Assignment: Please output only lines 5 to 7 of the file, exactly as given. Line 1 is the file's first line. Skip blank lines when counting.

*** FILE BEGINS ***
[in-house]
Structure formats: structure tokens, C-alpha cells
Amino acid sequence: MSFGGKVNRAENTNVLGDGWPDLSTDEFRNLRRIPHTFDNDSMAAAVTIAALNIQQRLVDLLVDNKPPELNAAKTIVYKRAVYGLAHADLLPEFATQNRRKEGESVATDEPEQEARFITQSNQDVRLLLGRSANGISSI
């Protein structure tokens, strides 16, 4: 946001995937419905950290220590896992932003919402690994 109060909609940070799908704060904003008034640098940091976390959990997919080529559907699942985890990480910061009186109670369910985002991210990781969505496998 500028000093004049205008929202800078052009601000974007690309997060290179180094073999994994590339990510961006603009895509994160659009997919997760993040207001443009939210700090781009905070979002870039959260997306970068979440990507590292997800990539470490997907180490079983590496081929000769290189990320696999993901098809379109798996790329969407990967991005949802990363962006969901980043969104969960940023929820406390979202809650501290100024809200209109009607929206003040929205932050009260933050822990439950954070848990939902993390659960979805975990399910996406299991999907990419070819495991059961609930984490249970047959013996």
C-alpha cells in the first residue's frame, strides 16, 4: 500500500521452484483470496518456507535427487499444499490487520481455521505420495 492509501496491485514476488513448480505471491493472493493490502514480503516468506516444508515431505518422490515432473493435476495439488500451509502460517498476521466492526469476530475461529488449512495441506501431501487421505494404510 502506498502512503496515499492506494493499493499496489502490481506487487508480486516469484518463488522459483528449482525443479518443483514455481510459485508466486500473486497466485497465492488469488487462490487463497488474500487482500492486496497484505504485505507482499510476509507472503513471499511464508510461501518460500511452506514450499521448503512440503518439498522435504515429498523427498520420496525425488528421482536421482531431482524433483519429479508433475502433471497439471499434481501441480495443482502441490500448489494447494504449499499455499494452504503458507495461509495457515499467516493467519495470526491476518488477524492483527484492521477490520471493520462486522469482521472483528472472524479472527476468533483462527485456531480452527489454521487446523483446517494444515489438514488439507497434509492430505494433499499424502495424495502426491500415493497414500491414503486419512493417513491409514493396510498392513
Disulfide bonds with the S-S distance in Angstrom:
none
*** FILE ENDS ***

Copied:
C-alpha cells in the first residue's frame, strides 16, 4: 500500500521452484483470496518456507535427487499444499490487520481455521505420495 492509501496491485514476488513448480505471491493472493493490502514480503516468506516444508515431505518422490515432473493435476495439488500451509502460517498476521466492526469476530475461529488449512495441506501431501487421505494404510 502506498502512503496515499492506494493499493499496489502490481506487487508480486516469484518463488522459483528449482525443479518443483514455481510459485508466486500473486497466485497465492488469488487462490487463497488474500487482500492486496497484505504485505507482499510476509507472503513471499511464508510461501518460500511452506514450499521448503512440503518439498522435504515429498523427498520420496525425488528421482536421482531431482524433483519429479508433475502433471497439471499434481501441480495443482502441490500448489494447494504449499499455499494452504503458507495461509495457515499467516493467519495470526491476518488477524492483527484492521477490520471493520462486522469482521472483528472472524479472527476468533483462527485456531480452527489454521487446523483446517494444515489438514488439507497434509492430505494433499499424502495424495502426491500415493497414500491414503486419512493417513491409514493396510498392513
Disulfide bonds with the S-S distance in Angstrom:
none